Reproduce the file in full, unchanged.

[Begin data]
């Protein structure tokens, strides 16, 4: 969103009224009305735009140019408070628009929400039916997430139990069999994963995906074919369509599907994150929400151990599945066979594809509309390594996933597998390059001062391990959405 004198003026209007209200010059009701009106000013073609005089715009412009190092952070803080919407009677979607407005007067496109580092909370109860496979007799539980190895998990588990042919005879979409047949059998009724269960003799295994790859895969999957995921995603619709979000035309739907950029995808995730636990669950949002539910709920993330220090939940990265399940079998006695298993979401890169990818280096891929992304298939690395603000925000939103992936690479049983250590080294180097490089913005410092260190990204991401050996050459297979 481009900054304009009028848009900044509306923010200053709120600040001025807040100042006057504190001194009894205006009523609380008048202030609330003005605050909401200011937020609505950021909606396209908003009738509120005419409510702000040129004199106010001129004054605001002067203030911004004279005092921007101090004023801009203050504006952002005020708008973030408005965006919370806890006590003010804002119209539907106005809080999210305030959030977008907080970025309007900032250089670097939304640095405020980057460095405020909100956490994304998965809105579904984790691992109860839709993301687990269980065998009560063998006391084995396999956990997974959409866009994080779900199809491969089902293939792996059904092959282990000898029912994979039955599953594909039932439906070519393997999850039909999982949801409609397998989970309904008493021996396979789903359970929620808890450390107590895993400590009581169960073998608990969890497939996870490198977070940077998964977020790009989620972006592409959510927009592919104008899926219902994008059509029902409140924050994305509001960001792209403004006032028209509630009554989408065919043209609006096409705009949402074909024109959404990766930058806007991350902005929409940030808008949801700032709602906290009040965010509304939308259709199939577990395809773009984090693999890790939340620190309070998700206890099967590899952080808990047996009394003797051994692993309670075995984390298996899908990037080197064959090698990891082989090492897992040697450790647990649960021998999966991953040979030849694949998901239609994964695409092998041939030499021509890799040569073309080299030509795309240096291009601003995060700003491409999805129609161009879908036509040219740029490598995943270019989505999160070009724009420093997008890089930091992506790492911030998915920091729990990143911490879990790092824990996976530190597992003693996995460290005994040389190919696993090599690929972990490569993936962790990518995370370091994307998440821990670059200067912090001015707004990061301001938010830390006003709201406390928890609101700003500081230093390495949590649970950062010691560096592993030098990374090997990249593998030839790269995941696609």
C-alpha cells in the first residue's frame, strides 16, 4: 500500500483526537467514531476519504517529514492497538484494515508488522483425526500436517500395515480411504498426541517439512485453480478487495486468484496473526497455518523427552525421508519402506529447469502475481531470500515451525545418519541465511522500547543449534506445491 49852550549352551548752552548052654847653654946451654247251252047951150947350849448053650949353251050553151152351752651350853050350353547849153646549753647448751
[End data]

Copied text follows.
């Protein structure tokens, strides 16, 4: 969103009224009305735009140019408070628009929400039916997430139990069999994963995906074919369509599907994150929400151990599945066979594809509309390594996933597998390059001062391990959405 004198003026209007209200010059009701009106000013073609005089715009412009190092952070803080919407009677979607407005007067496109580092909370109860496979007799539980190895998990588990042919005879979409047949059998009724269960003799295994790859895969999957995921995603619709979000035309739907950029995808995730636990669950949002539910709920993330220090939940990265399940079998006695298993979401890169990818280096891929992304298939690395603000925000939103992936690479049983250590080294180097490089913005410092260190990204991401050996050459297979 481009900054304009009028848009900044509306923010200053709120600040001025807040100042006057504190001194009894205006009523609380008048202030609330003005605050909401200011937020609505950021909606396209908003009738509120005419409510702000040129004199106010001129004054605001002067203030911004004279005092921007101090004023801009203050504006952002005020708008973030408005965006919370806890006590003010804002119209539907106005809080999210305030959030977008907080970025309007900032250089670097939304640095405020980057460095405020909100956490994304998965809105579904984790691992109860839709993301687990269980065998009560063998006391084995396999956990997974959409866009994080779900199809491969089902293939792996059904092959282990000898029912994979039955599953594909039932439906070519393997999850039909999982949801409609397998989970309904008493021996396979789903359970929620808890450390107590895993400590009581169960073998608990969890497939996870490198977070940077998964977020790009989620972006592409959510927009592919104008899926219902994008059509029902409140924050994305509001960001792209403004006032028209509630009554989408065919043209609006096409705009949402074909024109959404990766930058806007991350902005929409940030808008949801700032709602906290009040965010509304939308259709199939577990395809773009984090693999890790939340620190309070998700206890099967590899952080808990047996009394003797051994692993309670075995984390298996899908990037080197064959090698990891082989090492897992040697450790647990649960021998999966991953040979030849694949998901239609994964695409092998041939030499021509890799040569073309080299030509795309240096291009601003995060700003491409999805129609161009879908036509040219740029490598995943270019989505999160070009724009420093997008890089930091992506790492911030998915920091729990990143911490879990790092824990996976530190597992003693996995460290005994040389190919696993090599690929972990490569993936962790990518995370370091994307998440821990670059200067912090001015707004990061301001938010830390006003709201406390928890609101700003500081230093390495949590649970950062010691560096592993030098990374090997990249593998030839790269995941696609």
C-alpha cells in the first residue's frame, strides 16, 4: 500500500483526537467514531476519504517529514492497538484494515508488522483425526500436517500395515480411504498426541517439512485453480478487495486468484496473526497455518523427552525421508519402506529447469502475481531470500515451525545418519541465511522500547543449534506445491 49852550549352551548752552548052654847653654946451654247251252047951150947350849448053650949353251050553151152351752651350853050350353547849153646549753647448751